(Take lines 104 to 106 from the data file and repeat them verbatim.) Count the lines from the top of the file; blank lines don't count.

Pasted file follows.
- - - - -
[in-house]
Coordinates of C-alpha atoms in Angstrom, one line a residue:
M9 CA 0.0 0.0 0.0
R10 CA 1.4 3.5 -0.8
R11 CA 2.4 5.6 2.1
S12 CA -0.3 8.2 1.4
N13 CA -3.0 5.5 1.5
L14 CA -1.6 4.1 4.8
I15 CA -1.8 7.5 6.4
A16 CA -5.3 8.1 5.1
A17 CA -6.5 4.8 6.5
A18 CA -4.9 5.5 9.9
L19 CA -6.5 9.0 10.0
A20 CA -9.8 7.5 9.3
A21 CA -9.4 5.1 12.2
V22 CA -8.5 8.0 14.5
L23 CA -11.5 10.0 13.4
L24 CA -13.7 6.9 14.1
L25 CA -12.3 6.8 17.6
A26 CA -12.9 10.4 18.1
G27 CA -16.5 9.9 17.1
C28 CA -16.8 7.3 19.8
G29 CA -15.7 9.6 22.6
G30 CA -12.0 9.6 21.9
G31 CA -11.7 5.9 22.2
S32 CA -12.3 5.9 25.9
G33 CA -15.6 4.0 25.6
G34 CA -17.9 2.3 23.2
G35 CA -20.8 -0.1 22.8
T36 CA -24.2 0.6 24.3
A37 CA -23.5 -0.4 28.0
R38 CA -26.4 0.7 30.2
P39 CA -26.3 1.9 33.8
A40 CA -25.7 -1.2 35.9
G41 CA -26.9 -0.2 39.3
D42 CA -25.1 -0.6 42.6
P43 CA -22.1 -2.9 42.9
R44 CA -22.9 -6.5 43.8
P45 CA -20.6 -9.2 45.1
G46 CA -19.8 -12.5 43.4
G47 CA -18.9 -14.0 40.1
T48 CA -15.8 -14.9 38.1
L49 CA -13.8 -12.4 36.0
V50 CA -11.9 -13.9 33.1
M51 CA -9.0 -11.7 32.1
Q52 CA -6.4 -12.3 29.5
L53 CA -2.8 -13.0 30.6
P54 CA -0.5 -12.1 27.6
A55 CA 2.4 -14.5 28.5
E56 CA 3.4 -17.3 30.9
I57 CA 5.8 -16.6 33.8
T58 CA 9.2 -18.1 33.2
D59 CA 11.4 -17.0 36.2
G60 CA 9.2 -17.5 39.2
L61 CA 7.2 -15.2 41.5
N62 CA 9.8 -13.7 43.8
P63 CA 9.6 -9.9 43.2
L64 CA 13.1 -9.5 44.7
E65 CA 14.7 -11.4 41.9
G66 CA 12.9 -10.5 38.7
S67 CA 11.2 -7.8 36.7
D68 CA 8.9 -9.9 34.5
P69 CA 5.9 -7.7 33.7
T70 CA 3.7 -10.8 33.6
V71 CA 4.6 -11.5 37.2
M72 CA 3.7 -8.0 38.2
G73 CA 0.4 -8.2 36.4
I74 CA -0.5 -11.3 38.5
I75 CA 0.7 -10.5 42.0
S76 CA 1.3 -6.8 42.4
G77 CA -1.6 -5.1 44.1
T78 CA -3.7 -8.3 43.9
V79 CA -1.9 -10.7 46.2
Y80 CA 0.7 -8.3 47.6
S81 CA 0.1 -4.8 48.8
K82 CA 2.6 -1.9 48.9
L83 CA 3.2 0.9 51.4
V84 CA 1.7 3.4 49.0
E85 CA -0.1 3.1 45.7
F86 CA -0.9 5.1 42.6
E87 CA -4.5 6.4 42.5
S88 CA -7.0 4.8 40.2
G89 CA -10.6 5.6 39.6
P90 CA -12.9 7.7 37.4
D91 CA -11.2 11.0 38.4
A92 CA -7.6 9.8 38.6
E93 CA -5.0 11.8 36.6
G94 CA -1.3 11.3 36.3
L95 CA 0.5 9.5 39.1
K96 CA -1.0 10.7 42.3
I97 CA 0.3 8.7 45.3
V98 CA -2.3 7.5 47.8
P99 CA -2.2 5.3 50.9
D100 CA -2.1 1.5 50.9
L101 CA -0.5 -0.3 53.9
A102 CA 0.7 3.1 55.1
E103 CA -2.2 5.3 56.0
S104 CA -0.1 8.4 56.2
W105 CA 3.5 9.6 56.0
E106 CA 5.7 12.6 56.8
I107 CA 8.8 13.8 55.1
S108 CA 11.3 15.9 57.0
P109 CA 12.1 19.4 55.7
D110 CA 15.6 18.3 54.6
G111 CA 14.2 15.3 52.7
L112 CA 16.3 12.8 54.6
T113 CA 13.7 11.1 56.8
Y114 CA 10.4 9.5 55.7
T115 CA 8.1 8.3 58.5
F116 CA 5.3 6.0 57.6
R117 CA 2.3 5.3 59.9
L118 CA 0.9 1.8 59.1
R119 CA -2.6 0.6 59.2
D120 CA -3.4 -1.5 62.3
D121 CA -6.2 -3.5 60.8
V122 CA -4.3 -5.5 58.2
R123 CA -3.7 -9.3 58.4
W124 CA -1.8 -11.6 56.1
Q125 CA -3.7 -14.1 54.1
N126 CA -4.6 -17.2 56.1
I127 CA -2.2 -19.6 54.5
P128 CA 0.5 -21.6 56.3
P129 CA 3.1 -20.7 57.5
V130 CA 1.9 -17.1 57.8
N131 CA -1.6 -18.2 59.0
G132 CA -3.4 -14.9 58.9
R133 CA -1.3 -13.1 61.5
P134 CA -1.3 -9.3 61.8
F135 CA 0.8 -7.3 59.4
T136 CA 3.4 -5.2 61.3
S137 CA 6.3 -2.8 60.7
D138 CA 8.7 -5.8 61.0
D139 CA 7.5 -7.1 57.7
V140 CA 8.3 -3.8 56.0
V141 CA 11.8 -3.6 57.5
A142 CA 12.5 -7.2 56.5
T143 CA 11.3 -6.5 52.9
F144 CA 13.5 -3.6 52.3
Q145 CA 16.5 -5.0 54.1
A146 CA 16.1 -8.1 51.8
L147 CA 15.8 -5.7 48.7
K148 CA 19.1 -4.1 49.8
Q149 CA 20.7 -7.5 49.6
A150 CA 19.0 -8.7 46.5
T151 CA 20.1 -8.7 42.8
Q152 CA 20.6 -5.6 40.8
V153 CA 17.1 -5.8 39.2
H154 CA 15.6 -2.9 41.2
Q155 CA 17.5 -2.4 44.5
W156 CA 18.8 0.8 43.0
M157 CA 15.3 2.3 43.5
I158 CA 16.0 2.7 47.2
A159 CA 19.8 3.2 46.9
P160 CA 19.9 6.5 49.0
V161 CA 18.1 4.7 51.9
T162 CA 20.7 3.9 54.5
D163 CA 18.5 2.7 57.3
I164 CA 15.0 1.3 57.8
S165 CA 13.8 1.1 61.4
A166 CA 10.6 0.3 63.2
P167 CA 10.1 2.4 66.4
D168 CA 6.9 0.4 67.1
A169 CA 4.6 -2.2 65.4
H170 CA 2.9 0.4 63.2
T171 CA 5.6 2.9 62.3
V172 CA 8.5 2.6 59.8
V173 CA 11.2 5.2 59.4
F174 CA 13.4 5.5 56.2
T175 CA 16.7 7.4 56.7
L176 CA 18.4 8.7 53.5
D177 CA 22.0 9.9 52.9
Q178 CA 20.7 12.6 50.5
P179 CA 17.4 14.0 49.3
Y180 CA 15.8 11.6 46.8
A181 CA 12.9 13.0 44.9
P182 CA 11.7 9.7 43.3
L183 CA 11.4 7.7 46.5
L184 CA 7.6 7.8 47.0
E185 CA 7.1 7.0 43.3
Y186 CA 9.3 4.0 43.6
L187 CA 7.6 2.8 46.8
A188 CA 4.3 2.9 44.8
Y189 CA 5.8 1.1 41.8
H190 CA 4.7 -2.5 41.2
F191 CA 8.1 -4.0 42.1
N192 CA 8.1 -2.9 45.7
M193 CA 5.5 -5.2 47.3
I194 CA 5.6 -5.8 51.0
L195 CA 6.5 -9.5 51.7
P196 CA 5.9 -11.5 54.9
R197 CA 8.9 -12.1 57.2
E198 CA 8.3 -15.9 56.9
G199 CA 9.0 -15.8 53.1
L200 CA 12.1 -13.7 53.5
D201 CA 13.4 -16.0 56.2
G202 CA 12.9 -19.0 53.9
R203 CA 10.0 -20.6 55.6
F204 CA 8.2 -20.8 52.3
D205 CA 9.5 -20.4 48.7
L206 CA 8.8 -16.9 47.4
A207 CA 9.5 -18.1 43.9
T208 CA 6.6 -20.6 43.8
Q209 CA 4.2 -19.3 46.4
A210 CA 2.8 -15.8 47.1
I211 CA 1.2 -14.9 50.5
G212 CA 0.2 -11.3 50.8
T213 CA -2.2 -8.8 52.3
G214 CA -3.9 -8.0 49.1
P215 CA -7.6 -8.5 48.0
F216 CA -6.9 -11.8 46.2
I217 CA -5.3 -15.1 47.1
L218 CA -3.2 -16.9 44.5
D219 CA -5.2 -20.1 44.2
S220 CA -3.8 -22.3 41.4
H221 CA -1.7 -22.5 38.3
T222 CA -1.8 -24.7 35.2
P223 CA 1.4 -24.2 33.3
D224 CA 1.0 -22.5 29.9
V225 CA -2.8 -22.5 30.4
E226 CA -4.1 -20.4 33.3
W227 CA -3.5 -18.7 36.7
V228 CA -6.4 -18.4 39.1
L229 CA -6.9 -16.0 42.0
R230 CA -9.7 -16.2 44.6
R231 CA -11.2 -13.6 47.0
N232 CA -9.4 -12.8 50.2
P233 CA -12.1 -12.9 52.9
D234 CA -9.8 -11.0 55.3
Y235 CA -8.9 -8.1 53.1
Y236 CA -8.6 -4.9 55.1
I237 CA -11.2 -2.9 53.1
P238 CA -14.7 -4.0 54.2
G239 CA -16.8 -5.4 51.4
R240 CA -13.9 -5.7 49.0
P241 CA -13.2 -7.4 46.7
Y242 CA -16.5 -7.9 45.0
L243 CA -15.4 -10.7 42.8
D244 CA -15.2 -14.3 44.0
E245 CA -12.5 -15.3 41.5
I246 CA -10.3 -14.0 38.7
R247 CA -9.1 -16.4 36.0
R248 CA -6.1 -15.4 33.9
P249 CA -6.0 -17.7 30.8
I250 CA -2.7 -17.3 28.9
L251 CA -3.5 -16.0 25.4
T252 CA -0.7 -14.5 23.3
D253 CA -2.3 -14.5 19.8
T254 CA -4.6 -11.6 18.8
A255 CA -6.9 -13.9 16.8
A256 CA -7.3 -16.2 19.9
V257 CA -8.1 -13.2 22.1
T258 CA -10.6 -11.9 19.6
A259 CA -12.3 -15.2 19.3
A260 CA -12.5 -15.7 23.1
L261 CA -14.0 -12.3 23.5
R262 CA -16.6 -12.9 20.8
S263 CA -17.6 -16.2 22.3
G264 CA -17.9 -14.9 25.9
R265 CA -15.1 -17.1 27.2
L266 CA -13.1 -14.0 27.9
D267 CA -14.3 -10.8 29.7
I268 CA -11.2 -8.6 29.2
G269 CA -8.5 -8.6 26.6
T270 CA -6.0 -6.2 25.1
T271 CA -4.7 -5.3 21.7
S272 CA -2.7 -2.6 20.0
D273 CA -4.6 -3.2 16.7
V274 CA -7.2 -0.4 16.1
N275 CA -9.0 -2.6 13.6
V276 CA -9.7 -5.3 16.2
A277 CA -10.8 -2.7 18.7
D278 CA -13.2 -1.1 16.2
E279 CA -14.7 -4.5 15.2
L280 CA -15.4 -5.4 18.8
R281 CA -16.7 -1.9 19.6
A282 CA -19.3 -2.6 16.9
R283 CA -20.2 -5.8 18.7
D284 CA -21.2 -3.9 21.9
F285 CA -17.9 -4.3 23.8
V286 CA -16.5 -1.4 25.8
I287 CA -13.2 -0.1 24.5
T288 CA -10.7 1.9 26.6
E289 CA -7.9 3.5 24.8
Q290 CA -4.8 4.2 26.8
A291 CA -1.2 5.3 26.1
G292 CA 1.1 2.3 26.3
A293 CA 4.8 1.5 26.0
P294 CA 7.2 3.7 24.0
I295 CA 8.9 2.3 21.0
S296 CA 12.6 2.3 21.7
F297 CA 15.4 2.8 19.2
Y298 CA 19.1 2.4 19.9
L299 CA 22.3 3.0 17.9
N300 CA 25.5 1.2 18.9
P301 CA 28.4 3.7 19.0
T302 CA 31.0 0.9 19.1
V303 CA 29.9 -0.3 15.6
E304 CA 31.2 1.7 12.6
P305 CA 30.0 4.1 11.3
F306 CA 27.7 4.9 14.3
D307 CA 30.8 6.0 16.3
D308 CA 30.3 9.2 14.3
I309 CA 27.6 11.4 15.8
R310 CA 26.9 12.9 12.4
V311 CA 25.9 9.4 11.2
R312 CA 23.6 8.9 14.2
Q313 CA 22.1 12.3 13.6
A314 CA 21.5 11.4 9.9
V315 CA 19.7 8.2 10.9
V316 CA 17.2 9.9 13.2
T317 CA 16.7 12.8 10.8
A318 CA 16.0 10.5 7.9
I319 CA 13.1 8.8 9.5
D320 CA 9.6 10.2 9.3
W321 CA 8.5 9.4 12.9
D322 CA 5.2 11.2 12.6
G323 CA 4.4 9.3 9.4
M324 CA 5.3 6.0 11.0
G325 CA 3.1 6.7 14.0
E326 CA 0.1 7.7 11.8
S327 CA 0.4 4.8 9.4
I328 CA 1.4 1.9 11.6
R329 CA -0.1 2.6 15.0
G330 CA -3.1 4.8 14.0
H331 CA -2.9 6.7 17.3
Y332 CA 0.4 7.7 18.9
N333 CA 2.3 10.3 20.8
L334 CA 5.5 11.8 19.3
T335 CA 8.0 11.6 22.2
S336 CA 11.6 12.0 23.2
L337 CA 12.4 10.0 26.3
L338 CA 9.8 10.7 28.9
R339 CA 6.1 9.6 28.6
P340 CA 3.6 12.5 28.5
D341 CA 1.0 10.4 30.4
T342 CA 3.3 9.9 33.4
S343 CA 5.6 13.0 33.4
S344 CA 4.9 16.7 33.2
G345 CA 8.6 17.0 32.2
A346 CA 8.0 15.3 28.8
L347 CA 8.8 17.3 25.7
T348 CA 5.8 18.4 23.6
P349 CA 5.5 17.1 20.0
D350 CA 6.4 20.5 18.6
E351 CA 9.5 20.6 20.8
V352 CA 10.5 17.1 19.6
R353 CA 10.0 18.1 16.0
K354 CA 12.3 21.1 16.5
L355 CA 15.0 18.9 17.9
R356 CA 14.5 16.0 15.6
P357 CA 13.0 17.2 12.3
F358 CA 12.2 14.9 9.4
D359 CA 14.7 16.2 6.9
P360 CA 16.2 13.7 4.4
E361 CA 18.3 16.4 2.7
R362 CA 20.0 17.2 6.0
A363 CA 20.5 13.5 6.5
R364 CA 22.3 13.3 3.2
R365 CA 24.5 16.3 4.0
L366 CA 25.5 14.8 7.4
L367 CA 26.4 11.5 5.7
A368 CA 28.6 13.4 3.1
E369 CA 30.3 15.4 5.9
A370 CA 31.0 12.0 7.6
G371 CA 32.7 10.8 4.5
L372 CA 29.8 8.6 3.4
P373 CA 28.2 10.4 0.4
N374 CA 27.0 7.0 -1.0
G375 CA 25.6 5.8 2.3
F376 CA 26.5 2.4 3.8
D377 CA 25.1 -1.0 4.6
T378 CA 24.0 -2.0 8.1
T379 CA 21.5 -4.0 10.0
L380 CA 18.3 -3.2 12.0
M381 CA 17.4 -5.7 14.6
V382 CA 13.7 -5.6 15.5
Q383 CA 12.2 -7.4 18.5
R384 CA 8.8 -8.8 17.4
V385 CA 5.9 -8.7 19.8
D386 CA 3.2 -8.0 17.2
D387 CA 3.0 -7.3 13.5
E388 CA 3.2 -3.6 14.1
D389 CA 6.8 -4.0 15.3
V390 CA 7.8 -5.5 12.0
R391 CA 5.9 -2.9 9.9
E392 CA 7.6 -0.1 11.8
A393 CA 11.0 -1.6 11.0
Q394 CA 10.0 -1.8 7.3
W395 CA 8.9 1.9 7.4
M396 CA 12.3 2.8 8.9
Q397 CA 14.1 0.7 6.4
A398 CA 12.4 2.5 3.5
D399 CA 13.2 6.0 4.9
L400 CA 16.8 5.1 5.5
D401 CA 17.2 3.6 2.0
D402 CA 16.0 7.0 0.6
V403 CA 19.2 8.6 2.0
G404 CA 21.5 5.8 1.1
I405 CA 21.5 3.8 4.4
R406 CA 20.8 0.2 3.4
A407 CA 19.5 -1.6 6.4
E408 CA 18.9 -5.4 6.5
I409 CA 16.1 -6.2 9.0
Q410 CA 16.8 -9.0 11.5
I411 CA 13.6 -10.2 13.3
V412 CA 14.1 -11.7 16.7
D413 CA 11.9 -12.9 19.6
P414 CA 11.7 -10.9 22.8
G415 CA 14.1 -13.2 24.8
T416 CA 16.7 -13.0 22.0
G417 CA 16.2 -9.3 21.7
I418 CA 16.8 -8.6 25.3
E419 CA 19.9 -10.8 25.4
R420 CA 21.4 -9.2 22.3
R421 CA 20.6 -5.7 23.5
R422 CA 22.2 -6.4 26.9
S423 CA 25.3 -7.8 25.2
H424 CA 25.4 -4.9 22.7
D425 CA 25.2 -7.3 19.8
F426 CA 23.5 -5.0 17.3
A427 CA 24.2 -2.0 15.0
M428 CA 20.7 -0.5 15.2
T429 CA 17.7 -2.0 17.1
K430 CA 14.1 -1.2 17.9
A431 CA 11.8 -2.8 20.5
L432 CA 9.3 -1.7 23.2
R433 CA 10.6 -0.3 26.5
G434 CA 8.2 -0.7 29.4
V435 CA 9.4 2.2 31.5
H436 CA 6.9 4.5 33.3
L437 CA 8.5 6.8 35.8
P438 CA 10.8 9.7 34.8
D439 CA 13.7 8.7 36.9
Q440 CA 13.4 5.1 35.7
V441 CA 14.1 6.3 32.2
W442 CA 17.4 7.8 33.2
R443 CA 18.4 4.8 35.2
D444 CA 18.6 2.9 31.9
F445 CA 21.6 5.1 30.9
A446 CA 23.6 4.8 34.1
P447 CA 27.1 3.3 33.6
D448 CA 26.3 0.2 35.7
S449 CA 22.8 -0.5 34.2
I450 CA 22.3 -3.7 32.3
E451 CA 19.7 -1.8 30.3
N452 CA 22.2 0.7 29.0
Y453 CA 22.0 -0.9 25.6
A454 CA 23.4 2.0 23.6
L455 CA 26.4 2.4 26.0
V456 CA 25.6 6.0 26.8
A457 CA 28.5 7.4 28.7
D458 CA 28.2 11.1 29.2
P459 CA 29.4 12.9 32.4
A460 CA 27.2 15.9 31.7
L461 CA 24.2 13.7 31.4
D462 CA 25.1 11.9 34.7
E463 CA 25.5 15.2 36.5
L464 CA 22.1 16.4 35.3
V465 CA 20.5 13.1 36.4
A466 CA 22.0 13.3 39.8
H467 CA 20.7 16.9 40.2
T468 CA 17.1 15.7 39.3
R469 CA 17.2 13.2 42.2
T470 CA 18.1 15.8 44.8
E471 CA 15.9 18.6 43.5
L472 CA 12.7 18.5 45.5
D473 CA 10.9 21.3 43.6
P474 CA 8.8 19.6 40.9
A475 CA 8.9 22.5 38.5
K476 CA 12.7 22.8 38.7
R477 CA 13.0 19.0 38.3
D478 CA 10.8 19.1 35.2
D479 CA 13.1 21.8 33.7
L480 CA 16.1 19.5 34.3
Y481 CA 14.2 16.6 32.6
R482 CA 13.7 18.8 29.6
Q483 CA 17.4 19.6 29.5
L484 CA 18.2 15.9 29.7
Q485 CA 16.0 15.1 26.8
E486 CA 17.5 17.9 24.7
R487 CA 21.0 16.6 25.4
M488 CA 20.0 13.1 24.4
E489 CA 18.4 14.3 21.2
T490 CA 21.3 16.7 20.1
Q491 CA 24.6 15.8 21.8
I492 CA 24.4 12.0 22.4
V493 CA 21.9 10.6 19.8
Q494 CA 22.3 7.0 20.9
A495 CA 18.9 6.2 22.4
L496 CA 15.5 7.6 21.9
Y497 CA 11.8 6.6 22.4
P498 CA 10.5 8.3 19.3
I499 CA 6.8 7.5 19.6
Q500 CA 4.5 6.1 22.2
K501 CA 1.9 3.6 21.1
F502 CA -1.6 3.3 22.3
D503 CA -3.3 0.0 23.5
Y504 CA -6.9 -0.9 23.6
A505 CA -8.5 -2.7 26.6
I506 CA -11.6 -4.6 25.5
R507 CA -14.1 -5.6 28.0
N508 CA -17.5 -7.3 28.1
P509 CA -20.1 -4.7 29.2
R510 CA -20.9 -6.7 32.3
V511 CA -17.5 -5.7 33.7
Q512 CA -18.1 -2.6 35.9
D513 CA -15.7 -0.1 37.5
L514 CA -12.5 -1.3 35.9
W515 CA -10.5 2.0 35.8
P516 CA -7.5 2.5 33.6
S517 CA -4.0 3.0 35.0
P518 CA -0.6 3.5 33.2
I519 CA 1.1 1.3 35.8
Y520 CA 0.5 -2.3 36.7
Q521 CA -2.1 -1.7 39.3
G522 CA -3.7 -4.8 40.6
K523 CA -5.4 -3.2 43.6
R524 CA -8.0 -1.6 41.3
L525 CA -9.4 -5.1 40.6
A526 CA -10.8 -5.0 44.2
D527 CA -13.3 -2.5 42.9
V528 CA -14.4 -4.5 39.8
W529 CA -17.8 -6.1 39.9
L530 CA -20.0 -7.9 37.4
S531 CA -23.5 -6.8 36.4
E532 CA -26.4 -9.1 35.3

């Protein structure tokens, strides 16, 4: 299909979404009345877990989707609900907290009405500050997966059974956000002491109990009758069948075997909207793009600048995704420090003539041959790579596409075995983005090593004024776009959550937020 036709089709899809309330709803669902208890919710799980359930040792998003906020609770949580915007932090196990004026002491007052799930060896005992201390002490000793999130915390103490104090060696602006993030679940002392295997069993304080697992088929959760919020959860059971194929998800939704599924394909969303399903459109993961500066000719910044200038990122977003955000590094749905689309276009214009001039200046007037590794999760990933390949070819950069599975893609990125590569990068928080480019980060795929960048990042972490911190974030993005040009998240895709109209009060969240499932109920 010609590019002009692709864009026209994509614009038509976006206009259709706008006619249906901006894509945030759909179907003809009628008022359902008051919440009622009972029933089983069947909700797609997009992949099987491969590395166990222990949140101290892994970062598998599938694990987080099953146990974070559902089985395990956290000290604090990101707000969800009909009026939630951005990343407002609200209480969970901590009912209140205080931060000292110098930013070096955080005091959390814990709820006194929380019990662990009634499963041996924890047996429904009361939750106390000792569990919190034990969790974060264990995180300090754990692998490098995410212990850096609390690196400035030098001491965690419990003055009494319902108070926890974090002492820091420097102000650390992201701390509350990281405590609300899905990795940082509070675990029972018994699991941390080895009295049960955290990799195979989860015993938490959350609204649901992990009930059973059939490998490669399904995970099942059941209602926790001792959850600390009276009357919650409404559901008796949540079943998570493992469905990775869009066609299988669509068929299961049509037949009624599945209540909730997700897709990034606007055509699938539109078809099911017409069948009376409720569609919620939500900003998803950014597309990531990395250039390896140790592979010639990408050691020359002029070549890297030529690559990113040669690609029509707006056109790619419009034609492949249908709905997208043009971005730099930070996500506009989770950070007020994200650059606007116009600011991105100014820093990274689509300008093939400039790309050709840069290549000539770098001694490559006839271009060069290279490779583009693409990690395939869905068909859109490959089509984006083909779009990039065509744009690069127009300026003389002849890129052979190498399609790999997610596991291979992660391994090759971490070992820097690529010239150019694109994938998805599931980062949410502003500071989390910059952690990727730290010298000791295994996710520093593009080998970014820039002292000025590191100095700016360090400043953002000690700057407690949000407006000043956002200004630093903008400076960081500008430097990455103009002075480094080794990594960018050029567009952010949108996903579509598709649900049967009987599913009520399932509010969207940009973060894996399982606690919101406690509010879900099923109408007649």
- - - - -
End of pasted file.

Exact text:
D110 CA 15.6 18.3 54.6
G111 CA 14.2 15.3 52.7
L112 CA 16.3 12.8 54.6